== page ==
Employment and Support Allowance

Department for Work and Pensions written question – answered on 11th March 2015.

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Photo of The Countess of Mar The Countess of Mar Deputy Chairman of Committees, Deputy Speaker (Lords)

To ask Her Majesty’s Government, further to the written statement by Lord Freud on 27 November 2014 (HLWS32), when they plan to bring forward the measure to prevent claimants being paid the Employment Support Allowance assessment rate if they have already been found fit for work but have made a repeat claim, and what consideration they have given to the implications this will have for disabled people and those with fluctuating conditions.

Photo of The Countess of Mar The Countess of Mar Deputy Chairman of Committees, Deputy Speaker (Lords)

To ask Her Majesty’s Government whether the scoring for Work Capability Assessment applicants with mental health problems has been loaded to make it more difficult for women to qualify for the support group than it is for men; and, if so, why.

Photo of Lord Freud Lord Freud The Parliamentary Under-Secretary of State for Work and Pensions

The Regulations that implement the measure making changes to how repeat claims for Employment and Support Allowance are dealt with were laid before Parliament on 5th March.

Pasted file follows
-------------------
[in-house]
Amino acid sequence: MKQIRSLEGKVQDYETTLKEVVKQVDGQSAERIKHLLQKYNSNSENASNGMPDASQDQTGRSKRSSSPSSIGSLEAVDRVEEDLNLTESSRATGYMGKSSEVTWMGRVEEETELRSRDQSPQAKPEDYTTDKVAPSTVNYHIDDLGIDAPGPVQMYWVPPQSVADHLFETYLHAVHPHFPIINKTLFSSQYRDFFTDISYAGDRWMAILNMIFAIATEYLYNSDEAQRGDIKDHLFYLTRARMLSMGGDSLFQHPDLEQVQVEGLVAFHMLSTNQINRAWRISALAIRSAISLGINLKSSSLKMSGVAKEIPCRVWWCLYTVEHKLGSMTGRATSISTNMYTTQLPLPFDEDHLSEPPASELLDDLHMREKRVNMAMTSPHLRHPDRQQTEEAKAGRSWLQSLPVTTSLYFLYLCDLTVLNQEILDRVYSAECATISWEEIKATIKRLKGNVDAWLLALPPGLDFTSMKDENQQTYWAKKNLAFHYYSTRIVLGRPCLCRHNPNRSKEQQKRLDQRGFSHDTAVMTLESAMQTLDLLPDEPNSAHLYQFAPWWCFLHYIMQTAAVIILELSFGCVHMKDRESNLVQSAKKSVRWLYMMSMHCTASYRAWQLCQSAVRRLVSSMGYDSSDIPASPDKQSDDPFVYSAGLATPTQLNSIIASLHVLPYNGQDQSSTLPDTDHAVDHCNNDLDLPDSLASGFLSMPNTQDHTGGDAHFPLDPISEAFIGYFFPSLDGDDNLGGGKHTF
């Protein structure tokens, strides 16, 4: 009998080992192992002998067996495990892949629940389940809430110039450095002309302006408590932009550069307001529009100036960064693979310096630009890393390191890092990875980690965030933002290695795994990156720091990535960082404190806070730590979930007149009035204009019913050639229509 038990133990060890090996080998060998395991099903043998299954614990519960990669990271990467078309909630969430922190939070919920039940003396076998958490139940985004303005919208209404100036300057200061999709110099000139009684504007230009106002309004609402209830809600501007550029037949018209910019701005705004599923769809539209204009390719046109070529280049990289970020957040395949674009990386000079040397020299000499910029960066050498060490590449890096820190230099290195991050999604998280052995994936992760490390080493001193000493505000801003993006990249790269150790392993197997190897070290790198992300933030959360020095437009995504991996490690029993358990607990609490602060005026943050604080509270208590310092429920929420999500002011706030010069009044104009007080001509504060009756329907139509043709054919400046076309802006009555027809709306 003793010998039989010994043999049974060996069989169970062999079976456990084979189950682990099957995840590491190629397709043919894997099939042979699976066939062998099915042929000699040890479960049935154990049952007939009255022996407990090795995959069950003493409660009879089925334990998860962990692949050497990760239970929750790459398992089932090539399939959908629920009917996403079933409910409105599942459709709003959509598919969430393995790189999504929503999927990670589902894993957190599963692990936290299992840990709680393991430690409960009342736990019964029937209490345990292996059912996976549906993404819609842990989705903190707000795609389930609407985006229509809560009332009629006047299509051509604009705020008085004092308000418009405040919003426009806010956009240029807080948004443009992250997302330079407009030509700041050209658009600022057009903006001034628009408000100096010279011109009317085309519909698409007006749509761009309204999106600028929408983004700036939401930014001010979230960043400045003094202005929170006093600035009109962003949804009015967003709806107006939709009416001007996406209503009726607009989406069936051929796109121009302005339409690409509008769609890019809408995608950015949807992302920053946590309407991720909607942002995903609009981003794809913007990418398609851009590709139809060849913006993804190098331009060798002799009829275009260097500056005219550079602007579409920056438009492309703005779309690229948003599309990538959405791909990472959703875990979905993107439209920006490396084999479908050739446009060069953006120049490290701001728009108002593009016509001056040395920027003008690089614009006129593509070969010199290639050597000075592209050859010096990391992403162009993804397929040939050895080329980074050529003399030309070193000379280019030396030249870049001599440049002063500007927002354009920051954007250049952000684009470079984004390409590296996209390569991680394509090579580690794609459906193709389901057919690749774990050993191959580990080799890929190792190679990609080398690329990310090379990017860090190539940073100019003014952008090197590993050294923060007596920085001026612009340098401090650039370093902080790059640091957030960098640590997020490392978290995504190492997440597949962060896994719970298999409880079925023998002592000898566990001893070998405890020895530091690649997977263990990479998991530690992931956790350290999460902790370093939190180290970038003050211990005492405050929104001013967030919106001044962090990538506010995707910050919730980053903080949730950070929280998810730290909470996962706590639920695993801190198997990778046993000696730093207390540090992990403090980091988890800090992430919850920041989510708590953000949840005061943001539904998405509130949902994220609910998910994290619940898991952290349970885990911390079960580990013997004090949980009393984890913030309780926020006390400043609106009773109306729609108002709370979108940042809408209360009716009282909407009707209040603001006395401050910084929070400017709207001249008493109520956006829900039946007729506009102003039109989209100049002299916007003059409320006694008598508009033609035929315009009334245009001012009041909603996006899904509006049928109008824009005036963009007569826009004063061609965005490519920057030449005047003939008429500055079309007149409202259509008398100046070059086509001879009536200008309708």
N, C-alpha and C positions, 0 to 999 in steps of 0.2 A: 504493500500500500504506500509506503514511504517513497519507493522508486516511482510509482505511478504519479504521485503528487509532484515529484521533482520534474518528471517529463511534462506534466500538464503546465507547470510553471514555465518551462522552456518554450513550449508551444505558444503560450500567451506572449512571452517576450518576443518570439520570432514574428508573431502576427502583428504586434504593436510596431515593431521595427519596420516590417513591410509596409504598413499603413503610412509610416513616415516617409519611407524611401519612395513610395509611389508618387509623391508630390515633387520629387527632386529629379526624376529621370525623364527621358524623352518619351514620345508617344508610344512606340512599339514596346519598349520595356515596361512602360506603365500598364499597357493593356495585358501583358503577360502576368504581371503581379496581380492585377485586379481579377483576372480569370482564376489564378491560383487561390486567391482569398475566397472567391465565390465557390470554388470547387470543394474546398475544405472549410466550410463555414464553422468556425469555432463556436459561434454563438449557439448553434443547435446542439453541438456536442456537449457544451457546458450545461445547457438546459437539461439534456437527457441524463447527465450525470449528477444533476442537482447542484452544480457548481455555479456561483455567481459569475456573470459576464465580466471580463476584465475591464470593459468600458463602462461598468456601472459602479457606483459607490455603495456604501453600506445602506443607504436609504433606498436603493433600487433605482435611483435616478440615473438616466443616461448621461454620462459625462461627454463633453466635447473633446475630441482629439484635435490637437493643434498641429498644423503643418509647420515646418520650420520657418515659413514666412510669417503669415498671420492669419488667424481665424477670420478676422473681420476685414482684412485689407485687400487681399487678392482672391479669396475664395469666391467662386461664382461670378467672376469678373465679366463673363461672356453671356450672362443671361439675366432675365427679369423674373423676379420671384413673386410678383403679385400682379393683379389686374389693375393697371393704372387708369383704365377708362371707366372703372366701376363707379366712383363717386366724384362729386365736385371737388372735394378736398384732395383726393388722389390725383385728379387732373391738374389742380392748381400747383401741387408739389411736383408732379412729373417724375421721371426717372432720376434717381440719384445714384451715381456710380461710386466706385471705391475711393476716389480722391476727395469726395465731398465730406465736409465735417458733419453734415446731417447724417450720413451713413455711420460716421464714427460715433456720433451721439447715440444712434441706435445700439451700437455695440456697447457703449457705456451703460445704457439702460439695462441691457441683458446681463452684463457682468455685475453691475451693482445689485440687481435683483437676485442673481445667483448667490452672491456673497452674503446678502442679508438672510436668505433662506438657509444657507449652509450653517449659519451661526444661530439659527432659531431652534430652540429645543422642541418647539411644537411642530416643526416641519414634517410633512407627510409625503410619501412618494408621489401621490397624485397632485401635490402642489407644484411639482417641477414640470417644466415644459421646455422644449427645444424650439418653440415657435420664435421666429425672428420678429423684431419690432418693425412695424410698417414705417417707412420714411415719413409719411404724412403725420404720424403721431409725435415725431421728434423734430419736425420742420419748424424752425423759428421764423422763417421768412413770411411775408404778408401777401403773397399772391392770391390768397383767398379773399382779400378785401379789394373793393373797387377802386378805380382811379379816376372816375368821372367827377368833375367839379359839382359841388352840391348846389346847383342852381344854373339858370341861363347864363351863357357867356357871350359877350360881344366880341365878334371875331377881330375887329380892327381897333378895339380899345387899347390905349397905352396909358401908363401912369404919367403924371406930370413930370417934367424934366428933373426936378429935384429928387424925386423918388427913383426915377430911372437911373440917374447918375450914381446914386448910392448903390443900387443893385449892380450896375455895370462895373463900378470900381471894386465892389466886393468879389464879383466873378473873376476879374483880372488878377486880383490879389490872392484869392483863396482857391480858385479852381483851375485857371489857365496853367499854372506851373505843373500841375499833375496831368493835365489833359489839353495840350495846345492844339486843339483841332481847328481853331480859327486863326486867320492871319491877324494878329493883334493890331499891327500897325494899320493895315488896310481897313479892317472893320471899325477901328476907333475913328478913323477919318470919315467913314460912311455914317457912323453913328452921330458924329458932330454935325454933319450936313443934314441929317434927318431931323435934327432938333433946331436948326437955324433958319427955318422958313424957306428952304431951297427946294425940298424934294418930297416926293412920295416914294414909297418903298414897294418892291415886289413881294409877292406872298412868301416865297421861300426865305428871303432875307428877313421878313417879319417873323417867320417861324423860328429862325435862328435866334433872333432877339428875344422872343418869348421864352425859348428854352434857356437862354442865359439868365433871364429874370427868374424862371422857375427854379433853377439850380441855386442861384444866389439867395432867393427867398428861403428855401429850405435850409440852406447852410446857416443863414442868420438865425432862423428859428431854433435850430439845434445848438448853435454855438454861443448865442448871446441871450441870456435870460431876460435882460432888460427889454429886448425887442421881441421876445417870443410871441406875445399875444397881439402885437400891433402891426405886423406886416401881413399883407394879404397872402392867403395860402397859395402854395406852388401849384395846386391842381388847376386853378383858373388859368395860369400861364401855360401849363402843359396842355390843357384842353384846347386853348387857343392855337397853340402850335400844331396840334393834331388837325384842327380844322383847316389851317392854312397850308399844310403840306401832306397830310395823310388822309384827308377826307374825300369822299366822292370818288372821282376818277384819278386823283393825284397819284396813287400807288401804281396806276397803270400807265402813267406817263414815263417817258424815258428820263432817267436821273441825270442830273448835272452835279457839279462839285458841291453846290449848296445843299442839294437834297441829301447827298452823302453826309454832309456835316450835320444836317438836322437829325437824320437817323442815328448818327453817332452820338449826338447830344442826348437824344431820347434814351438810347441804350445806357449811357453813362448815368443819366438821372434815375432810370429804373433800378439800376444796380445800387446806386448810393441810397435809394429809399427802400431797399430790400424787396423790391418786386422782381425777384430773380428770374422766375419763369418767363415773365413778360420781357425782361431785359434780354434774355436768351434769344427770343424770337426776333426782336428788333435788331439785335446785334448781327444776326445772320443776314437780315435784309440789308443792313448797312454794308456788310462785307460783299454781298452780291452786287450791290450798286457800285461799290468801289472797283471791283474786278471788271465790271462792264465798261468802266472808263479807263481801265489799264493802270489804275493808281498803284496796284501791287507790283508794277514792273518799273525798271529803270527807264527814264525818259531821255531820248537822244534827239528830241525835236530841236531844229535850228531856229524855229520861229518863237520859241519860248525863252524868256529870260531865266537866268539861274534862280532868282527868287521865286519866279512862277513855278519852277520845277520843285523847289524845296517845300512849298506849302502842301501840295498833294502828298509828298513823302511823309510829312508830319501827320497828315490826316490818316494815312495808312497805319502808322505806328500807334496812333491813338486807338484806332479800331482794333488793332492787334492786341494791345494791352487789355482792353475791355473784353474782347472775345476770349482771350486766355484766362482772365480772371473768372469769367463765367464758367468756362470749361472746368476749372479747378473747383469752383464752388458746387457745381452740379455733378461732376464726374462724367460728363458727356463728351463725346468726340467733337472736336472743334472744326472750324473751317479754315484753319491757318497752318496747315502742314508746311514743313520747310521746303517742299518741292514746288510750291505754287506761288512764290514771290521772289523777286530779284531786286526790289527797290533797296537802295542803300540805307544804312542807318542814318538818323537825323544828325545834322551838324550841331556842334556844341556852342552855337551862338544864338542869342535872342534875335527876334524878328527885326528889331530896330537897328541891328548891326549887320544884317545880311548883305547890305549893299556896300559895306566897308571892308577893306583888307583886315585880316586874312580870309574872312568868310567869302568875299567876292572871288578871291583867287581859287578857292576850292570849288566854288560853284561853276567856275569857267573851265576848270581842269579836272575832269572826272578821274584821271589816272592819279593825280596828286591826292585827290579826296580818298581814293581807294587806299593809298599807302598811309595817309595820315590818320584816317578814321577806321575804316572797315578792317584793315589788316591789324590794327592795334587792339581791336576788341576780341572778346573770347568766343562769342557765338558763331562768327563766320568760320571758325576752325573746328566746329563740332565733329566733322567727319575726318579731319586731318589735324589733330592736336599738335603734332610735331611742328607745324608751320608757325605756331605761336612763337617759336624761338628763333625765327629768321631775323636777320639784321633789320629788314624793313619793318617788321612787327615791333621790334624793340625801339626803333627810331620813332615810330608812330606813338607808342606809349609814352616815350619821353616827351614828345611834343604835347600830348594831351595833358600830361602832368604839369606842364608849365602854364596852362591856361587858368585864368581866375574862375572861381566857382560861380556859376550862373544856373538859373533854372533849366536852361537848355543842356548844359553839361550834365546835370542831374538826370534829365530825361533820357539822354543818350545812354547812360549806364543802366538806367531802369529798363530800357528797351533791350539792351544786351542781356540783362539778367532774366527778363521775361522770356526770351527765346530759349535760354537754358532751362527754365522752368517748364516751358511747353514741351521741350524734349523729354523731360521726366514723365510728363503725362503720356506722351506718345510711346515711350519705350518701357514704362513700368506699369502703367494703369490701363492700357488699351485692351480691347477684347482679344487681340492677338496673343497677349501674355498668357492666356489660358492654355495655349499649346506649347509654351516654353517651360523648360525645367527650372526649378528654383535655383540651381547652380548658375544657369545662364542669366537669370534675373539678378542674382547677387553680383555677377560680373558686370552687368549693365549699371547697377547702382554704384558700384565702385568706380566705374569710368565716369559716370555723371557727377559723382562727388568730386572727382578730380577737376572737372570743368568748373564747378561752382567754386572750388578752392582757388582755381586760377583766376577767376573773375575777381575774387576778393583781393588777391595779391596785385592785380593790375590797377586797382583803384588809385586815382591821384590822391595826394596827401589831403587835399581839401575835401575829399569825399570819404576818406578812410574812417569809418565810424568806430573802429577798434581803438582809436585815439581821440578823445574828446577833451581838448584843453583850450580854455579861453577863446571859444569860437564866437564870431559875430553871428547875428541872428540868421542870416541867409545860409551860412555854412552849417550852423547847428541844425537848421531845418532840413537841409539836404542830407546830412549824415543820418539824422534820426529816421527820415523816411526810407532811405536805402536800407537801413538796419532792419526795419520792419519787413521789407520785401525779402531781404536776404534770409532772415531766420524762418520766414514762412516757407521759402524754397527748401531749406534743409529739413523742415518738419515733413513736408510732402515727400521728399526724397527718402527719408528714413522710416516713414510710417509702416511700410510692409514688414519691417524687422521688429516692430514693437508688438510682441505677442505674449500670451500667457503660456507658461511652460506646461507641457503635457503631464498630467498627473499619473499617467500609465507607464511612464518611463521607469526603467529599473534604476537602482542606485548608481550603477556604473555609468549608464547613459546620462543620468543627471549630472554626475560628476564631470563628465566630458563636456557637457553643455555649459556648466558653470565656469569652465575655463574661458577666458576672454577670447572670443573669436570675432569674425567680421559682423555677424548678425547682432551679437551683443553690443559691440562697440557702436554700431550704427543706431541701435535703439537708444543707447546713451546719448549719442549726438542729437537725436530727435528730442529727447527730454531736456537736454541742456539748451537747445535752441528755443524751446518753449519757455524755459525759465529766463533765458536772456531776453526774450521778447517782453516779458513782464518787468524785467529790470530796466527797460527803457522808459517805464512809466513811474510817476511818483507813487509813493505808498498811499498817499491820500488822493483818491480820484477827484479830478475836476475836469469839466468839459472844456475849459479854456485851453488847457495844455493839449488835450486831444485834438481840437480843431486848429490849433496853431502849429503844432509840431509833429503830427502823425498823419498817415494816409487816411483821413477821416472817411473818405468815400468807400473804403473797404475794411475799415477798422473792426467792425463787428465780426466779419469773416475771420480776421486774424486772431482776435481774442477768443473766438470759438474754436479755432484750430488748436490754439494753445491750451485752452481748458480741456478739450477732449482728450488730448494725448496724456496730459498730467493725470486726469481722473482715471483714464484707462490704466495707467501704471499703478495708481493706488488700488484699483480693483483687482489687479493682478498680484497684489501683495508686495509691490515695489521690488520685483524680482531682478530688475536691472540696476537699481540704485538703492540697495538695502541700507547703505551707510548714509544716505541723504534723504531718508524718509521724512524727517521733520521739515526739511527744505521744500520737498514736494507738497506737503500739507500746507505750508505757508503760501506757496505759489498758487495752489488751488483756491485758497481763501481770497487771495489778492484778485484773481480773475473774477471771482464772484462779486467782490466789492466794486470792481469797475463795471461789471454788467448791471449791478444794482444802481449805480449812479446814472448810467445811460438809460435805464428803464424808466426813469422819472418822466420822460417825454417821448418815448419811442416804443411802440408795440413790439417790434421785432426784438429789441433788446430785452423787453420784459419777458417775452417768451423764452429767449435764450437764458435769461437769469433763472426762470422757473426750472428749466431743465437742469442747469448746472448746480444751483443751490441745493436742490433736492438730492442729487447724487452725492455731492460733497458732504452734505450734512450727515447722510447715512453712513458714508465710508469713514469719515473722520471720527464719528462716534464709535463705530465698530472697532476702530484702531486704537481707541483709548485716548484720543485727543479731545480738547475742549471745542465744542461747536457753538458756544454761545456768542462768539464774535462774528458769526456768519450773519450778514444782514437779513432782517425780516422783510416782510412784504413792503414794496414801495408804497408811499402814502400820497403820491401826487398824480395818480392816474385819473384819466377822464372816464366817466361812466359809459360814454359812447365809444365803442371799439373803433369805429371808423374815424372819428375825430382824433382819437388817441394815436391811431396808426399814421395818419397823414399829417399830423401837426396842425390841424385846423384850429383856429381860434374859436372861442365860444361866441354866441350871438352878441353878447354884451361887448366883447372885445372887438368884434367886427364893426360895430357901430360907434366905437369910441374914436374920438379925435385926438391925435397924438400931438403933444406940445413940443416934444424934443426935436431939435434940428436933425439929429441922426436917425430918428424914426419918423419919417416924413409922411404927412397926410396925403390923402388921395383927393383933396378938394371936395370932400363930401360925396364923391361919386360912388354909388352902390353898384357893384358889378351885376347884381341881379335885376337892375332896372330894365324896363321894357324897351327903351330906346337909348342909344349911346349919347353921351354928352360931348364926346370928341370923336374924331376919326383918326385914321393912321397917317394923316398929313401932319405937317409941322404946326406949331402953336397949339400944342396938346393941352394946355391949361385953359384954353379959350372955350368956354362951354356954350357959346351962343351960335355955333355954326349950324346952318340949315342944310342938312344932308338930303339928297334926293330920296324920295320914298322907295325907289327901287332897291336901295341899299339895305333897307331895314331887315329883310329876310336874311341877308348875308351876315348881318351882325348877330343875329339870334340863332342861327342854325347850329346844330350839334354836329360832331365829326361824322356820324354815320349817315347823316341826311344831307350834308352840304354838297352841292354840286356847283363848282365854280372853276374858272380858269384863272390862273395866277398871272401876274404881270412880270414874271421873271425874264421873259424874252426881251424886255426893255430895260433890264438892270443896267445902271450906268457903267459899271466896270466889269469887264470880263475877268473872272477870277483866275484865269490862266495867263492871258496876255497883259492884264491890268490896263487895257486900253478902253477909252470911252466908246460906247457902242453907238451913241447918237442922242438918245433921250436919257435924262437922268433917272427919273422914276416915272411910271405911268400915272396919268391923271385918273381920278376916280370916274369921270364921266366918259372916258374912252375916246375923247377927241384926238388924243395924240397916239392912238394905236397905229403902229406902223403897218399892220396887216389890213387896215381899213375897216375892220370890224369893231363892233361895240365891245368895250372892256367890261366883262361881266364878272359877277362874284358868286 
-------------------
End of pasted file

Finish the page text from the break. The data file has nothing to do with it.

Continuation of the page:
The Regulations can be found at http://www.legislation.gov.uk/id/uksi/2015/437.

The criteria for eligibility for the support group in Employment and Support Allowance remains the same for men and women.

The updated guidance for healthcare professionals on the assessment of risk in claimants with a Mental Health condition was developed with input from senior psychiatrists. It differentiates between men and women in relation to suicide risk because the suicide rate in men is significantly higher than in women.

The guidance makes clear that the assessment of risk needs to focus both on the claimant’s health and whether the claimant could cope with work-related activity.

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Jane Birkby
Posted on 13 Mar 2015 12:50 am (Report this annotation)

I do not trust Lord Freud to deliver a fair system of help for the people, because it is based primarily on saving money and not on allowing ill and disabled people to access the help they desperately need and have paid for.
Using private companies to do assessments etc. means they have no empathy or link with claimants, and can therefore be made to make discriminatory decisions without conscience.